From the ashes of 1994 Genocide, Rwanda is now a beacon of hope

Editor, Rwanda is like Malawi. Like Malawi, Rwanda is poor; according to those who classify us. Like Malawi, Rwanda is landlocked, according to those who define us. Like Malawi, Rwanda is densely populated, according to those who count us. Like Malawi, Rwanda is mostly rural and illiterate; according to those who describe us.
Tens of thousands of mourners turned up for the Genocide anniversary ceremonies at Amahoro Stadium on Monday. (File)
Tens of thousands of mourners turned up for the Genocide anniversary ceremonies at Amahoro Stadium on Monday. (File)

Editor,

Rwanda is like Malawi. Like Malawi, Rwanda is poor; according to those who classify us. Like Malawi, Rwanda is landlocked, according to those who define us. Like Malawi, Rwanda is densely populated, according to those who count us. Like Malawi, Rwanda is mostly rural and illiterate; according to those who describe us.

Like Malawi, Rwanda has Vision 2020 and dreams of becoming a middle-income country by 2020. Like Malawi, Rwanda wants its development to be ICT-driven.  Like Malawians, Rwandans are welcoming and warm-hearted.

However, unlike Malawi, Rwanda has had a very turbulent post-independence history. The Kigali Genocide Memorial is a stark reminder that ethnic hatred, if untamed, can lead to national disaster.

Unlike Malawi, Rwanda is a much smaller country. Unlike Malawi, Rwanda is an extremely hilly country, which qualifies Rwanda as “Pays des Mille Collines”, or a country of a thousand hills.

Unlike Malawi, Rwanda, despite its sad post-independence history, has looked inwardly to see how it can help itself. While donor aid to Rwanda amounts for nearly 50 per cent of the national budget, Rwanda does not spend time praising donors.

Instead, Rwanda has used donor aid to invest into areas that matter most.  Unlike Malawi where all farmers are expected to plant and eat maize, Rwanda has zoned the country into rice, potatoes, bananas, cassava, maize, and livestock production areas. Unlike in Malawi, in Rwanda food insecurity is not part of the national vocabulary.

Unlike Malawi, Rwanda generates over US$30 million from its well advertised and managed tourist sites.

Unlike Malawi, Rwanda has developed its mineral and gas extraction industries so much that it presently produces its own ceramic tiles (from the Eastern Province), and gas-driven electrical power from Lake Kivu in the Western Province.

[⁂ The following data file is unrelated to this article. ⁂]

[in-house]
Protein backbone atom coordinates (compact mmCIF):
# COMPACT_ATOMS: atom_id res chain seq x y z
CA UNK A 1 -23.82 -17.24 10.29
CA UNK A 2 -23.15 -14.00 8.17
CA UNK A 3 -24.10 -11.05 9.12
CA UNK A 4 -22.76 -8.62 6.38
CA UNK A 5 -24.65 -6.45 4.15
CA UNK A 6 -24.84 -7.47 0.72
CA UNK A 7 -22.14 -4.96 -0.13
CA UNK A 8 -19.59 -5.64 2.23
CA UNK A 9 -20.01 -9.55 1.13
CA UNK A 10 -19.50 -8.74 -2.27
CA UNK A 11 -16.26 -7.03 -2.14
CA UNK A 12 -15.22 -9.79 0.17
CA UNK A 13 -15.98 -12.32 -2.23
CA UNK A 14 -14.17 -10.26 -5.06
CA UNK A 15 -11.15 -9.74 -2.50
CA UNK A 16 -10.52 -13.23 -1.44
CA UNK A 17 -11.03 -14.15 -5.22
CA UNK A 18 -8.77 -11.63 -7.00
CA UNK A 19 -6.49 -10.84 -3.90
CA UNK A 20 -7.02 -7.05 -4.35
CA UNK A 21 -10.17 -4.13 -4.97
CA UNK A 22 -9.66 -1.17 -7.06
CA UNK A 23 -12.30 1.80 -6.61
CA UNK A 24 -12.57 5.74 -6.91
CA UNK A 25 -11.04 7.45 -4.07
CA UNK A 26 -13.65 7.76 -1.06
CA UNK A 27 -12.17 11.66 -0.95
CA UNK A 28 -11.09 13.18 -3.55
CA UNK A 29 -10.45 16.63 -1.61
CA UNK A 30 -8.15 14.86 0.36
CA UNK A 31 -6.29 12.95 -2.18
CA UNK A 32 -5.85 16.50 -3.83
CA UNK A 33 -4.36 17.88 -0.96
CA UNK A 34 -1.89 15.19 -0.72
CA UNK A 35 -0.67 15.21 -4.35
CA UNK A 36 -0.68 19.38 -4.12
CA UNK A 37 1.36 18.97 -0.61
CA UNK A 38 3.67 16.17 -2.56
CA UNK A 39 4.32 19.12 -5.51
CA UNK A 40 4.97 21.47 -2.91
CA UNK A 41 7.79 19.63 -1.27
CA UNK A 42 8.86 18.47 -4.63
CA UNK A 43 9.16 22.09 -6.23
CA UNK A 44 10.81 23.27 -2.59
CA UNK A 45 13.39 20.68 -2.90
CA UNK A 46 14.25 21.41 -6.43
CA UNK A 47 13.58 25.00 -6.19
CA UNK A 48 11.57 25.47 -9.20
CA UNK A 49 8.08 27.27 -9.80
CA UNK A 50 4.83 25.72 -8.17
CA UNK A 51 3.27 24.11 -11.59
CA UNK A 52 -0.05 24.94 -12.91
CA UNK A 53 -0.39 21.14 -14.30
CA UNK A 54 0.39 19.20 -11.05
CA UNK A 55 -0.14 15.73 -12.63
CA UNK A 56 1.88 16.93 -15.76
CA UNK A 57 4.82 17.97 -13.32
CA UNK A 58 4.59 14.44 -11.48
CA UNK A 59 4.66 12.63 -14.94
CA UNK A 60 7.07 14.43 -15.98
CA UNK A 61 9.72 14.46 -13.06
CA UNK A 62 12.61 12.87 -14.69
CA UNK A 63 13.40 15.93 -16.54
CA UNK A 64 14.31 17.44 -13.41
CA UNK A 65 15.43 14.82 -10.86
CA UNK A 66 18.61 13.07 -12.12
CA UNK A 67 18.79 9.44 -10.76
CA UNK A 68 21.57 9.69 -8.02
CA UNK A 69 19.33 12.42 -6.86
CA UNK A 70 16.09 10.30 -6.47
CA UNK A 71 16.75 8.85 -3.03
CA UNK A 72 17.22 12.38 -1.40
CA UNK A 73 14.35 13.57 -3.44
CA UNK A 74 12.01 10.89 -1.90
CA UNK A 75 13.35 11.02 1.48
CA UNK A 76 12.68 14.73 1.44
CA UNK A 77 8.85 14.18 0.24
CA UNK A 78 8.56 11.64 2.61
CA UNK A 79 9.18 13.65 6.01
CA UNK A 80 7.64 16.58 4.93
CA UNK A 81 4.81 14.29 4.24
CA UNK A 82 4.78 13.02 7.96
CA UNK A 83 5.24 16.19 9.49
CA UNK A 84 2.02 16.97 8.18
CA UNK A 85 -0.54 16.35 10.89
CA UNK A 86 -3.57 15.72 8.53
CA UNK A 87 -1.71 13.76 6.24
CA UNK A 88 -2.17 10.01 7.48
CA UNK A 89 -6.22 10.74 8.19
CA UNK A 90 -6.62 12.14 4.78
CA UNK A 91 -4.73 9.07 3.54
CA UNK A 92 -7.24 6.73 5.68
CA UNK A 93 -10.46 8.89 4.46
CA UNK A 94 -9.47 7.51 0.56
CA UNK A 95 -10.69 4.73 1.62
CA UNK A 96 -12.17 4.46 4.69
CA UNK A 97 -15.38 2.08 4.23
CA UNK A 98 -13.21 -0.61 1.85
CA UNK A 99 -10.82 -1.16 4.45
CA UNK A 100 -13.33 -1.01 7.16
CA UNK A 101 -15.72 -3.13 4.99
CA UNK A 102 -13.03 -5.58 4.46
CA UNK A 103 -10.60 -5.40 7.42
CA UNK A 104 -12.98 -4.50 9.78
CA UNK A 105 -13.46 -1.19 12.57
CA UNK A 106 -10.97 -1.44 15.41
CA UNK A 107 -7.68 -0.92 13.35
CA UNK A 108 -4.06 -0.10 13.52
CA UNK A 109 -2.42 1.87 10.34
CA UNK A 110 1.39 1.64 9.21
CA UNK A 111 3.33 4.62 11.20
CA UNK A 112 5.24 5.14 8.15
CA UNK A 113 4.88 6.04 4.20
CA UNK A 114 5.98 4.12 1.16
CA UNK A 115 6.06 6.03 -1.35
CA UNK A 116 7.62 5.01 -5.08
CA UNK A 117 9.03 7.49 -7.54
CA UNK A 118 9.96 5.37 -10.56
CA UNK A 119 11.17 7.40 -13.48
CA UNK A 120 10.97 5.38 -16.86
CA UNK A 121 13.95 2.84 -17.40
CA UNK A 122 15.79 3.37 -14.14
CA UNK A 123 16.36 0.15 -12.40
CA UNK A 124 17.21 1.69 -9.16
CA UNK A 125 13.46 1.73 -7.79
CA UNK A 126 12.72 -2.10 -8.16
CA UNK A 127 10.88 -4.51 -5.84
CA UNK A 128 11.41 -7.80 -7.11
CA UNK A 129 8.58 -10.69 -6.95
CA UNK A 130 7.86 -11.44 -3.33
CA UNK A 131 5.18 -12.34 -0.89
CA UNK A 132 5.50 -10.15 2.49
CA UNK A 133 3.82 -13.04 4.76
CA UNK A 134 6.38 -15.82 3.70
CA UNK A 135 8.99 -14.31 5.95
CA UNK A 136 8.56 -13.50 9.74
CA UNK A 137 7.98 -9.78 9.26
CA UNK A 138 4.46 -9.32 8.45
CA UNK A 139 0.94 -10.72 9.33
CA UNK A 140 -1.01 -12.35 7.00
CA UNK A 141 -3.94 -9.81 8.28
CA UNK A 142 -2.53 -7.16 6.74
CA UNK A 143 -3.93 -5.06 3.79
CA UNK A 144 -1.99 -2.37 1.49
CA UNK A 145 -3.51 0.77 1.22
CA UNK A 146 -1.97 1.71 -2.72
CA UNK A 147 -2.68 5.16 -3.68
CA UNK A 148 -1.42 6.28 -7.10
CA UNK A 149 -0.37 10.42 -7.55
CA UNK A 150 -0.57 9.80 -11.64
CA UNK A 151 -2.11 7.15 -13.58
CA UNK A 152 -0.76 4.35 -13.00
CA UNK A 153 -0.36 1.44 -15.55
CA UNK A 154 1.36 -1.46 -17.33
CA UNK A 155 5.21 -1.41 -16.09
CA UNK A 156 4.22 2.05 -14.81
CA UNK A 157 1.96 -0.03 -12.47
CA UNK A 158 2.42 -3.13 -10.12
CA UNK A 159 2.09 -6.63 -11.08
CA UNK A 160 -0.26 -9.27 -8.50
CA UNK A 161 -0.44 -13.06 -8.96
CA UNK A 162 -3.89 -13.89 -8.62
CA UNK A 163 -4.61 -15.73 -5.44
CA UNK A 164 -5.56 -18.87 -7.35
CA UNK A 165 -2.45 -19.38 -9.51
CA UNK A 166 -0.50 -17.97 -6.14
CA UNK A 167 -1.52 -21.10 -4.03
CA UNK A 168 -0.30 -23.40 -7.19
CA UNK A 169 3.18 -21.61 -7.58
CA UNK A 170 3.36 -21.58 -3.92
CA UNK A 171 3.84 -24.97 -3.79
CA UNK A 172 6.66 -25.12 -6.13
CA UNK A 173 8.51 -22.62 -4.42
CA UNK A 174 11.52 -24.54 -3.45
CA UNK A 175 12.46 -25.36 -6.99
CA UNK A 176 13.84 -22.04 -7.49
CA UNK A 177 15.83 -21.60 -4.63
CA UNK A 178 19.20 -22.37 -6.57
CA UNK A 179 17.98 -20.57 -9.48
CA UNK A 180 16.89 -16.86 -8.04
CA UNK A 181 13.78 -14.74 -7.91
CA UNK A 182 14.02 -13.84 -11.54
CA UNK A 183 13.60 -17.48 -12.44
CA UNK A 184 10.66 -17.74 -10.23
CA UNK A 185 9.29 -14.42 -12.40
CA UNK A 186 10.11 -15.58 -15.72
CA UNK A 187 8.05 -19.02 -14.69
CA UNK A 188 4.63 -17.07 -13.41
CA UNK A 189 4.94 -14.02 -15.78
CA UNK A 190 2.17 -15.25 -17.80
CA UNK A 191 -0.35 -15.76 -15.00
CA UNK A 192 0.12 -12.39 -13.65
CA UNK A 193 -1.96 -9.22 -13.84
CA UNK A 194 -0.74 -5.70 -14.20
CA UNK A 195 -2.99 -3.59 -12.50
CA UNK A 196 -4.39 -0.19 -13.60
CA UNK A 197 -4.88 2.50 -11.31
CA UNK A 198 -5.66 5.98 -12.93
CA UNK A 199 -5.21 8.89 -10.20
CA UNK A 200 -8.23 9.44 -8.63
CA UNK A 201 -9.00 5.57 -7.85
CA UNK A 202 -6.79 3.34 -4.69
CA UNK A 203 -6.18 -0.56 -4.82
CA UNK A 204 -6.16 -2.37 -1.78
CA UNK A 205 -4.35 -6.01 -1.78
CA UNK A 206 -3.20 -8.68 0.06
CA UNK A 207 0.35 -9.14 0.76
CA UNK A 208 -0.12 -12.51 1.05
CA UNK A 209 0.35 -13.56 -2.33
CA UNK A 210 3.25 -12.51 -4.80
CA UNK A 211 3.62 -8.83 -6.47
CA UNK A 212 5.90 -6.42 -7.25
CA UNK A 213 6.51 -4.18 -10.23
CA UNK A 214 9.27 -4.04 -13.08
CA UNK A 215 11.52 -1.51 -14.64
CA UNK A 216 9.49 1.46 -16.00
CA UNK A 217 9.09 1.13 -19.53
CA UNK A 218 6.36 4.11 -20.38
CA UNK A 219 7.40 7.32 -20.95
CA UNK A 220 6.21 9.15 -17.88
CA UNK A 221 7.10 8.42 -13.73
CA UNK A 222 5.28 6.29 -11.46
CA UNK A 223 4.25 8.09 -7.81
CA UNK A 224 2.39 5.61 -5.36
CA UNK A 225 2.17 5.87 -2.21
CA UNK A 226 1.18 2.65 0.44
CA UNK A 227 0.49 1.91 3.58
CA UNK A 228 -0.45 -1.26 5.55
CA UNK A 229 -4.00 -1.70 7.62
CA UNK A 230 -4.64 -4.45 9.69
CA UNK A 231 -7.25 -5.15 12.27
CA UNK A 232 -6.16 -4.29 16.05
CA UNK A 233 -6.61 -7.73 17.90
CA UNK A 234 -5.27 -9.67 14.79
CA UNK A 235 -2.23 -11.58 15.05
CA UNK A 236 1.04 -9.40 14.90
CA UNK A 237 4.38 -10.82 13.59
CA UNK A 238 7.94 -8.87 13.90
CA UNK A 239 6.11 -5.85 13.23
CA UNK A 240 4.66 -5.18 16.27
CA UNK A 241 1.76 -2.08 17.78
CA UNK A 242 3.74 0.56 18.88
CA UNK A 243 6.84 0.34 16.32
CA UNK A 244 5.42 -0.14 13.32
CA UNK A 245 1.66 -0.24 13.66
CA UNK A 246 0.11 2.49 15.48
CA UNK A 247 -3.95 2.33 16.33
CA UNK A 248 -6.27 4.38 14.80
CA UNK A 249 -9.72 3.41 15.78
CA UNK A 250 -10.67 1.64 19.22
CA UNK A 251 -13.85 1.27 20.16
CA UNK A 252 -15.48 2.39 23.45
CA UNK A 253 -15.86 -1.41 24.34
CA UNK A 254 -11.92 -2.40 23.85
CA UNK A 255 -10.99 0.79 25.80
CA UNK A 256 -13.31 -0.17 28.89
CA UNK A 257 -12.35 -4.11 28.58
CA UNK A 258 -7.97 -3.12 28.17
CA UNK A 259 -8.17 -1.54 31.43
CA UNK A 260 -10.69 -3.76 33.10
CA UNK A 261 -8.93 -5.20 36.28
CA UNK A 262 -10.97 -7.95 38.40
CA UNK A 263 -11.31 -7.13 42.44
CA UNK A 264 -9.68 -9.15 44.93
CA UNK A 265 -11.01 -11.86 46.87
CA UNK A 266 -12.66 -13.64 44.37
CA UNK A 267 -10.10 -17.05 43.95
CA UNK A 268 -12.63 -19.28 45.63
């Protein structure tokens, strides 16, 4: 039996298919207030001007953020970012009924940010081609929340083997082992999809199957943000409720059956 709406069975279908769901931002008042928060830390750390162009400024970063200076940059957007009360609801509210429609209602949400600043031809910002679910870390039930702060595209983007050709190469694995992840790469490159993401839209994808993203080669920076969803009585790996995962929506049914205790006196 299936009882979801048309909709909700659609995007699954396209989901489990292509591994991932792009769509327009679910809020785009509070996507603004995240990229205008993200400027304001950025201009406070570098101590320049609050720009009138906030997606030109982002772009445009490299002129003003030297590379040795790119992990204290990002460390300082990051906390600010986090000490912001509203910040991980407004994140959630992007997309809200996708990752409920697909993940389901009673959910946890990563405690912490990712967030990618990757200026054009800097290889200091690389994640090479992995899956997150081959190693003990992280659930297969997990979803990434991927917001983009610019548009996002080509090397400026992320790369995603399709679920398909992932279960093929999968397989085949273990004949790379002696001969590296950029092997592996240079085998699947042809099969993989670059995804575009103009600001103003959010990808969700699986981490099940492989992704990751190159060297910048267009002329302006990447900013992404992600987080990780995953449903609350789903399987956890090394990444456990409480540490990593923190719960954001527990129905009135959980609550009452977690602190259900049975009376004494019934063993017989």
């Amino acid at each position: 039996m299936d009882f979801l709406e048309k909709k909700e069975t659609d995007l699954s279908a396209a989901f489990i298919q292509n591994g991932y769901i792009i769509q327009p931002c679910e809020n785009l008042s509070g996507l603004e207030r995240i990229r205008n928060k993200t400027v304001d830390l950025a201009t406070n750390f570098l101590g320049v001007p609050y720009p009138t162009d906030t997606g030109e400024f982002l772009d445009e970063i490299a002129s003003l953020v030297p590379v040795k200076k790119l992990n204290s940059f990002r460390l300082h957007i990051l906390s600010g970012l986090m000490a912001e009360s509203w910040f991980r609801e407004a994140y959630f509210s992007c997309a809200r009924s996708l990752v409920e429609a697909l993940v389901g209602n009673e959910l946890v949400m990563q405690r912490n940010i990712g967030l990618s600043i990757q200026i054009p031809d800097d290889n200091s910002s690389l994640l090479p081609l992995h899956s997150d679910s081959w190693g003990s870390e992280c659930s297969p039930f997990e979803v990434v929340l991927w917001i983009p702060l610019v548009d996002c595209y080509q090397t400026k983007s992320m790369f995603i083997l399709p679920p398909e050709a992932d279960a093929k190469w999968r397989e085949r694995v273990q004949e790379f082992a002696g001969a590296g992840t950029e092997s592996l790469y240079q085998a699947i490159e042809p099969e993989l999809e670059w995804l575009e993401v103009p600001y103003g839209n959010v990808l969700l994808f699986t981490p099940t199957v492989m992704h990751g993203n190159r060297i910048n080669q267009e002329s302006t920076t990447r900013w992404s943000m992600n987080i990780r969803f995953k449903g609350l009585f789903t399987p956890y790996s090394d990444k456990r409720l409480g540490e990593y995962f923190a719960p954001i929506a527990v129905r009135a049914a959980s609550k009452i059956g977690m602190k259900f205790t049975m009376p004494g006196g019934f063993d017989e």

Unlike in Malawi, in Rwanda, IT equipment, mobile phones, computers and even airtime are not taxed because Rwanda wants all Rwandans to access IT services.

In Rwanda, villages have been reorganised into imidugudu (planned communal settlements), something similar to Ujamaa villages. The leaders of these imidugudu are elected democratically and form part of the national administrative structure.

In the imidugudu, the local people, Abaturage, are encouraged to form and belong to cooperative societies so that they harness their skills and make the best products to sell. Unlike Malawi, Rwanda has no room for troublesome ethnic politics. Children are taught that all the people of Rwanda are Abanyarwanda – not Hutu or Tutsi or Twa.

Unlike Malawi, Rwanda is strict about its infrastructure. In Kigali and other cities around the country, all traffic lights function, all street lights work, and all motor vehicle lights work. Unlike in Malawi, in Rwanda, it is a serious traffic offence to tamper with street lights, pavements, and signage.

Unlike in Malawian cities and towns, in Rwandan cities and towns, it is safe to walk around at any time of the day or night, with money in your pockets and expensive phones in your hands.

Unlike in Malawi, in Rwanda, the government holds an open annual national debate (Umushyikirano) to hear the views and desires of the public about the development of their country. The views then inform national policies and budget priorities.  The annual national dialogue or debate is chaired by the President himself.

Unlike in Malawi, in Rwanda the economy has been growing at an average of 9.6 per year since 1995; and per capita incomes have been rising at 5.5 per cent annually; while rural poverty in Rwanda has been declining annually by 2.4 per cent. The number of poor people in Rwanda went down from 56.7 per cent in 2005 to 44.9 per cent in 2011, while extreme poverty dropped from 41 per cent in 2000 to 36.9 per cent in 2005 and 24 per cent in 2011.

Unlike in Malawi, in Rwanda no permanent dwelling house’s roof is grass-thatched. Nearly twenty years ago, Rwanda used to charter Air Malawi planes; today Rwanda has its own carrier (RwandAir) while Malawi has none. Rwanda dreams to have 20 planes by 2020. Malawi does not even dream.

I thank President Paul Kagame for resurrecting Rwanda and putting the country into the speeding train towards self-reliance and prosperity. My heart is with Rwandans during the 20th commemoration of the Genocide against the Tutsi.

The writer, Levi Manda from Malawi, was in Rwanda in December 2013, and was impressed by what he saw.

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